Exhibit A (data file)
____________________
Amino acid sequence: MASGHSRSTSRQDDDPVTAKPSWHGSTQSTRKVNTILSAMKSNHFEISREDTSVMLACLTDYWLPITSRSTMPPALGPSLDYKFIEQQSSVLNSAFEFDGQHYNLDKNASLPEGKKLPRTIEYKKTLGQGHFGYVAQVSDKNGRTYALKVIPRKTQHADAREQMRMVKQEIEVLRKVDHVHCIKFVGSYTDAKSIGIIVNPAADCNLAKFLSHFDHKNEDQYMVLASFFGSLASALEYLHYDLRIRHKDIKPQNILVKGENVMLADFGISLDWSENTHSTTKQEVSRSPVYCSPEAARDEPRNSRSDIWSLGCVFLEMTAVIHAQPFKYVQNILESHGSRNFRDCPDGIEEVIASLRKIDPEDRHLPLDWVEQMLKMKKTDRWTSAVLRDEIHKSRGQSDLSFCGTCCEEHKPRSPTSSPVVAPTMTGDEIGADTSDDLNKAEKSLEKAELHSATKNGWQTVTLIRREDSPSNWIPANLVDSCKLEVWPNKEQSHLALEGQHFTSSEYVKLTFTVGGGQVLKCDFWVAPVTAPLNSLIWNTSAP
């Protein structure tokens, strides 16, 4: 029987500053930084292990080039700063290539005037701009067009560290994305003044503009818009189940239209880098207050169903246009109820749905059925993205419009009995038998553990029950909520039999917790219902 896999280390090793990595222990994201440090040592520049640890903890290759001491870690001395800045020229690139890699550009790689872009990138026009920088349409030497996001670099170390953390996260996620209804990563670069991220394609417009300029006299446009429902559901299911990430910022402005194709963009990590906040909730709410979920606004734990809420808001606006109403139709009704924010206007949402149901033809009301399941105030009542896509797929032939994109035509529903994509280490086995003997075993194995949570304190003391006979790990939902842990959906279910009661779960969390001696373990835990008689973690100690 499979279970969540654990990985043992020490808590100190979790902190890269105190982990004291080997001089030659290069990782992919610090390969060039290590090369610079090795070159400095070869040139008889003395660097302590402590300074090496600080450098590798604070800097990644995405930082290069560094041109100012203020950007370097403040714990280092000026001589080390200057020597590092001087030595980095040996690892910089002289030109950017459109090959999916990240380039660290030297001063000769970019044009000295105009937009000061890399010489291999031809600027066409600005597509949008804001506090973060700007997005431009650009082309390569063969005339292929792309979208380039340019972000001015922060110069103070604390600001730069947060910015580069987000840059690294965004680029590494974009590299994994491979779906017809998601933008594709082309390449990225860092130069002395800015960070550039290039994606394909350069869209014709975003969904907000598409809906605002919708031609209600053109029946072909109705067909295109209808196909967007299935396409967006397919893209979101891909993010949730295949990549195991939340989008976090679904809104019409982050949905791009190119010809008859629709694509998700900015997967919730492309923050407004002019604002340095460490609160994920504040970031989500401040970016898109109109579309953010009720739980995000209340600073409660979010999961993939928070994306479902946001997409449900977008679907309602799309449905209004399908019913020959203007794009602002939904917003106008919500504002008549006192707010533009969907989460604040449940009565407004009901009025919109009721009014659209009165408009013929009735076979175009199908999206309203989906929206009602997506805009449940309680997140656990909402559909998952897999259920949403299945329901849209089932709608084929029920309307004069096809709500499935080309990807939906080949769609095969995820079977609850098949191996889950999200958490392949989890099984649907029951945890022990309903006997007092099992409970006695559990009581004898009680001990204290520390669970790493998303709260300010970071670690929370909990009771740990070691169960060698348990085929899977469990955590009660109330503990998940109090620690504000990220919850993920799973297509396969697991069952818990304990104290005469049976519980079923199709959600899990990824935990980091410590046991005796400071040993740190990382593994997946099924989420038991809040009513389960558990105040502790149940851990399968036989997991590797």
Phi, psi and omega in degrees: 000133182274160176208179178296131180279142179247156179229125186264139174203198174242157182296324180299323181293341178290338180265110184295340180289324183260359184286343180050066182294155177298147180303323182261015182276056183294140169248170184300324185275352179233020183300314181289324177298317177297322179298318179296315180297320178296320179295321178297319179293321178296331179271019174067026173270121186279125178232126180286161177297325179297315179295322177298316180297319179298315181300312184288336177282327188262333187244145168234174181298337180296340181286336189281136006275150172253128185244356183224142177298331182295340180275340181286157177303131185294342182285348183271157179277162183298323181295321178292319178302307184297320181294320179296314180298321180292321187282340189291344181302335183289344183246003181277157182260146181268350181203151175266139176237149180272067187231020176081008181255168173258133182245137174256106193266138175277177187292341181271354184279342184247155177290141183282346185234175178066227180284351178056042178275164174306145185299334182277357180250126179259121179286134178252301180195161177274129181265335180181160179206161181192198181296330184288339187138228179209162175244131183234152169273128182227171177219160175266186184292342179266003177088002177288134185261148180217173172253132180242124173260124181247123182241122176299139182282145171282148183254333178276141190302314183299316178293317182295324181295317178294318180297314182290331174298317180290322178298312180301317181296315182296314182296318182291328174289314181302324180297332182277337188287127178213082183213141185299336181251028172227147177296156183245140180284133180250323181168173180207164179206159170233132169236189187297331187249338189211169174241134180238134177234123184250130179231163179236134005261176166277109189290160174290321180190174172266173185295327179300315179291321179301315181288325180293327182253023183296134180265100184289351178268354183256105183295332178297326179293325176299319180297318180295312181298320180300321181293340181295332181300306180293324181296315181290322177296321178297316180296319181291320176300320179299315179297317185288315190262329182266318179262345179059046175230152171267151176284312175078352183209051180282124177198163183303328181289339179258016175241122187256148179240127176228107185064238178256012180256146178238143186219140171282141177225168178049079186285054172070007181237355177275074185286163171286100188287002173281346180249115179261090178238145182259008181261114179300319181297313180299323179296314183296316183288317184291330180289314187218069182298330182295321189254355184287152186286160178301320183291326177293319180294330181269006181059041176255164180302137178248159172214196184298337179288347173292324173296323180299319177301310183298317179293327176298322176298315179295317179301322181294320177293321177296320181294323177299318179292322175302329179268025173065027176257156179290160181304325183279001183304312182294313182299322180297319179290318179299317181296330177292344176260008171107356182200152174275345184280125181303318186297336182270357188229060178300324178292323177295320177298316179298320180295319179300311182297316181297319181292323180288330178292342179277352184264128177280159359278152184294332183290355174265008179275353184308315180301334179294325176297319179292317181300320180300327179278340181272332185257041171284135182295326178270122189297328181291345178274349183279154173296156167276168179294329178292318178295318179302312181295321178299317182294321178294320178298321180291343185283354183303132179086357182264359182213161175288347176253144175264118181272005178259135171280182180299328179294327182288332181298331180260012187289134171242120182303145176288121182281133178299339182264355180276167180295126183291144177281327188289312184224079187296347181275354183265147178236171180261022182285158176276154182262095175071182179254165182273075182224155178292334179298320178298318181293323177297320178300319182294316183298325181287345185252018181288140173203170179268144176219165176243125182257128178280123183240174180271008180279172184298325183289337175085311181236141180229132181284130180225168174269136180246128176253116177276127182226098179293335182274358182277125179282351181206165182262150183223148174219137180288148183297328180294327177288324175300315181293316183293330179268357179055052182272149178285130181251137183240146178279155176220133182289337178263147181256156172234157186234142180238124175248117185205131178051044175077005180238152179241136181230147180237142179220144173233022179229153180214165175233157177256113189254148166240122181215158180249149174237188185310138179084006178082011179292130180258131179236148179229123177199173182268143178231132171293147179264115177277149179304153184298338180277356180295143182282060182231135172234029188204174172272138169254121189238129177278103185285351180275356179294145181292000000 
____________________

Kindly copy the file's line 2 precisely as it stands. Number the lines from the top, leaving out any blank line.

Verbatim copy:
């Protein structure tokens, strides 16, 4: 029987500053930084292990080039700063290539005037701009067009560290994305003044503009818009189940239209880098207050169903246009109820749905059925993205419009009995038998553990029950909520039999917790219902 896999280390090793990595222990994201440090040592520049640890903890290759001491870690001395800045020229690139890699550009790689872009990138026009920088349409030497996001670099170390953390996260996620209804990563670069991220394609417009300029006299446009429902559901299911990430910022402005194709963009990590906040909730709410979920606004734990809420808001606006109403139709009704924010206007949402149901033809009301399941105030009542896509797929032939994109035509529903994509280490086995003997075993194995949570304190003391006979790990939902842990959906279910009661779960969390001696373990835990008689973690100690 499979279970969540654990990985043992020490808590100190979790902190890269105190982990004291080997001089030659290069990782992919610090390969060039290590090369610079090795070159400095070869040139008889003395660097302590402590300074090496600080450098590798604070800097990644995405930082290069560094041109100012203020950007370097403040714990280092000026001589080390200057020597590092001087030595980095040996690892910089002289030109950017459109090959999916990240380039660290030297001063000769970019044009000295105009937009000061890399010489291999031809600027066409600005597509949008804001506090973060700007997005431009650009082309390569063969005339292929792309979208380039340019972000001015922060110069103070604390600001730069947060910015580069987000840059690294965004680029590494974009590299994994491979779906017809998601933008594709082309390449990225860092130069002395800015960070550039290039994606394909350069869209014709975003969904907000598409809906605002919708031609209600053109029946072909109705067909295109209808196909967007299935396409967006397919893209979101891909993010949730295949990549195991939340989008976090679904809104019409982050949905791009190119010809008859629709694509998700900015997967919730492309923050407004002019604002340095460490609160994920504040970031989500401040970016898109109109579309953010009720739980995000209340600073409660979010999961993939928070994306479902946001997409449900977008679907309602799309449905209004399908019913020959203007794009602002939904917003106008919500504002008549006192707010533009969907989460604040449940009565407004009901009025919109009721009014659209009165408009013929009735076979175009199908999206309203989906929206009602997506805009449940309680997140656990909402559909998952897999259920949403299945329901849209089932709608084929029920309307004069096809709500499935080309990807939906080949769609095969995820079977609850098949191996889950999200958490392949989890099984649907029951945890022990309903006997007092099992409970006695559990009581004898009680001990204290520390669970790493998303709260300010970071670690929370909990009771740990070691169960060698348990085929899977469990955590009660109330503990998940109090620690504000990220919850993920799973297509396969697991069952818990304990104290005469049976519980079923199709959600899990990824935990980091410590046991005796400071040993740190990382593994997946099924989420038991809040009513389960558990105040502790149940851990399968036989997991590797």